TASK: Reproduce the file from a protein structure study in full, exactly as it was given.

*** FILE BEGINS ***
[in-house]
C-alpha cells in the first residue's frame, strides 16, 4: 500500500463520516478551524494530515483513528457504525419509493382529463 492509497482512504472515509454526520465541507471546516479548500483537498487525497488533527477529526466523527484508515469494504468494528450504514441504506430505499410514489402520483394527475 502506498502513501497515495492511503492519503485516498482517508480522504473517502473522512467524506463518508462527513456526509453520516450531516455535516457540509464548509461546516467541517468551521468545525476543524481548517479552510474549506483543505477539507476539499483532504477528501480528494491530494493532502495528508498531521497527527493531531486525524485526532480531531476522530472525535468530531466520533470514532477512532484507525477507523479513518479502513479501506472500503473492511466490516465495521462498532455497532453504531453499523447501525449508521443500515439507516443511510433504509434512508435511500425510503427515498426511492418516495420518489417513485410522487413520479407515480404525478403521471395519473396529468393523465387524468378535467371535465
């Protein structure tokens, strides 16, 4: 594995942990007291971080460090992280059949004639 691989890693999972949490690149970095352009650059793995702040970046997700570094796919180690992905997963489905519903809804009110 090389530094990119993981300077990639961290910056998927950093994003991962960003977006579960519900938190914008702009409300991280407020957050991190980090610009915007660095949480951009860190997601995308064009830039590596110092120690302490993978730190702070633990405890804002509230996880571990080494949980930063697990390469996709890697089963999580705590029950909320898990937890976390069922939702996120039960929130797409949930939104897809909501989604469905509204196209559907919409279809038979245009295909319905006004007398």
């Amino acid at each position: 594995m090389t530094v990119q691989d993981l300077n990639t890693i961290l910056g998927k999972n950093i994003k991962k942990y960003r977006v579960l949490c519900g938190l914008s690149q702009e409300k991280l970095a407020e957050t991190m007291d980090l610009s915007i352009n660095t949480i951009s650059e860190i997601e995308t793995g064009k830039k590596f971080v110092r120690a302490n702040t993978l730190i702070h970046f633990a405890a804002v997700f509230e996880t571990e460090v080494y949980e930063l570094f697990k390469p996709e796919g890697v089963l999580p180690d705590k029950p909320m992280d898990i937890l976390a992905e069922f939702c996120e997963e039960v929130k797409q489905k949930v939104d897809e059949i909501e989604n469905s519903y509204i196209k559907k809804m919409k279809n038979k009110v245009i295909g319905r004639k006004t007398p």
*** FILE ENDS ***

[in-house]
C-alpha cells in the first residue's frame, strides 16, 4: 500500500463520516478551524494530515483513528457504525419509493382529463 492509497482512504472515509454526520465541507471546516479548500483537498487525497488533527477529526466523527484508515469494504468494528450504514441504506430505499410514489402520483394527475 502506498502513501497515495492511503492519503485516498482517508480522504473517502473522512467524506463518508462527513456526509453520516450531516455535516457540509464548509461546516467541517468551521468545525476543524481548517479552510474549506483543505477539507476539499483532504477528501480528494491530494493532502495528508498531521497527527493531531486525524485526532480531531476522530472525535468530531466520533470514532477512532484507525477507523479513518479502513479501506472500503473492511466490516465495521462498532455497532453504531453499523447501525449508521443500515439507516443511510433504509434512508435511500425510503427515498426511492418516495420518489417513485410522487413520479407515480404525478403521471395519473396529468393523465387524468378535467371535465
């Protein structure tokens, strides 16, 4: 594995942990007291971080460090992280059949004639 691989890693999972949490690149970095352009650059793995702040970046997700570094796919180690992905997963489905519903809804009110 090389530094990119993981300077990639961290910056998927950093994003991962960003977006579960519900938190914008702009409300991280407020957050991190980090610009915007660095949480951009860190997601995308064009830039590596110092120690302490993978730190702070633990405890804002509230996880571990080494949980930063697990390469996709890697089963999580705590029950909320898990937890976390069922939702996120039960929130797409949930939104897809909501989604469905509204196209559907919409279809038979245009295909319905006004007398």
């Amino acid at each position: 594995m090389t530094v990119q691989d993981l300077n990639t890693i961290l910056g998927k999972n950093i994003k991962k942990y960003r977006v579960l949490c519900g938190l914008s690149q702009e409300k991280l970095a407020e957050t991190m007291d980090l610009s915007i352009n660095t949480i951009s650059e860190i997601e995308t793995g064009k830039k590596f971080v110092r120690a302490n702040t993978l730190i702070h970046f633990a405890a804002v997700f509230e996880t571990e460090v080494y949980e930063l570094f697990k390469p996709e796919g890697v089963l999580p180690d705590k029950p909320m992280d898990i937890l976390a992905e069922f939702c996120e997963e039960v929130k797409q489905k949930v939104d897809e059949i909501e989604n469905s519903y509204i196209k559907k809804m919409k279809n038979k009110v245009i295909g319905r004639k006004t007398p």